What scatter-hoarding animals have taught us about small-scale navigation

Kristy L. Gould, Debbie M. Kelly, Alan C. Kamil

Research output: Contribution to journalReview articlepeer-review

25 Scopus citations


Many animals use cues for small-scale navigation, including beacons, landmarks, compasses and geometric properties. Scatter-hoarding animals are a unique system to study small-scale navigation. They have to remember and relocate many individual spatial locations, be fairly accurate in their searching and have to remember these locations for long stretches of time. In this article, we review what is known about cue use in both scatter-hoarding birds and rodents. We discuss the importance of local versus global cues, the encoding of bearings and geometric rules, the use of external compasses such as the Sun and the influence of the shape of experimental enclosures in relocating caches or hidden food. Scatter-hoarding animals are highly flexible in how and what they encode. There also appear to be differences in what scatter-hoarding birds and rodents encode, as well as what scatter-hoarding animals in general encode compared with other animals. Areas for future research with scatter-hoarding animals are discussed in light of what is currently known.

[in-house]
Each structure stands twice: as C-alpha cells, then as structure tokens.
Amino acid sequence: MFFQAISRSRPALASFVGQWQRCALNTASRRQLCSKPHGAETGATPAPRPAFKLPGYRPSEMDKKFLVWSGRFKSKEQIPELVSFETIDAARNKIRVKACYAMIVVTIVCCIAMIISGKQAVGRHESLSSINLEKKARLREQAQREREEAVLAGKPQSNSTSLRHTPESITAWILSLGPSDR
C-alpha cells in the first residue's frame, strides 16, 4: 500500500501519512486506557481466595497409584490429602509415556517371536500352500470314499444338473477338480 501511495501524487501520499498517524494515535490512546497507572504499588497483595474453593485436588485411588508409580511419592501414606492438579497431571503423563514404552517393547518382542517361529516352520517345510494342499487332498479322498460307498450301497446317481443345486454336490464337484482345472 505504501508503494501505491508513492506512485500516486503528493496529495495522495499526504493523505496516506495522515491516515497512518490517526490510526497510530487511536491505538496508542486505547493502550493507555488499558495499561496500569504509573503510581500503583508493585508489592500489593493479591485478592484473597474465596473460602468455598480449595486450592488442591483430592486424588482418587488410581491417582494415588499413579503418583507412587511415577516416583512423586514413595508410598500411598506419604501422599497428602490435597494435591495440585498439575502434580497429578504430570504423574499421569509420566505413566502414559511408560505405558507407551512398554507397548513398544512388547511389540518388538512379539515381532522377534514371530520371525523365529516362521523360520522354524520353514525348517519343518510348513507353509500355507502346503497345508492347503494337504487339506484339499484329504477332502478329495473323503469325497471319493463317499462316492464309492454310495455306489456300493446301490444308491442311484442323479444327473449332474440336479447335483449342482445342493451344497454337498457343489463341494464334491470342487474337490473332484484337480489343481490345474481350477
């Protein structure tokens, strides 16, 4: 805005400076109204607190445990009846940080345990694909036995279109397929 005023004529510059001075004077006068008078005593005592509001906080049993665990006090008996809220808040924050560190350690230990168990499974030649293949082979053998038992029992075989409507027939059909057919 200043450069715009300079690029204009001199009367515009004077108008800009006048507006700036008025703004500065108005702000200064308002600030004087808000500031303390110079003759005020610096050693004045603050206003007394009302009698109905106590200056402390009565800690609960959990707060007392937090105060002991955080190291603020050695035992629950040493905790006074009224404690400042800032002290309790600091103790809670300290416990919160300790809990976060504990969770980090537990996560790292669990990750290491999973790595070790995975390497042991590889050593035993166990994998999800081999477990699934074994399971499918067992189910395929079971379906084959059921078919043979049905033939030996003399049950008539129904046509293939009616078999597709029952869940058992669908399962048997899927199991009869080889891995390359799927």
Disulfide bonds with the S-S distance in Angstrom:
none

Original languageEnglish (US)
Pages (from-to)901-914
Number of pages14
JournalPhilosophical Transactions of the Royal Society B: Biological Sciences
Issue number1542
StatePublished - Mar 27 2010


  • Cue use
  • Landmarks
  • Scatter-hoarding

ASJC Scopus subject areas

  • Biochemistry, Genetics and Molecular Biology(all)
  • Agricultural and Biological Sciences(all)


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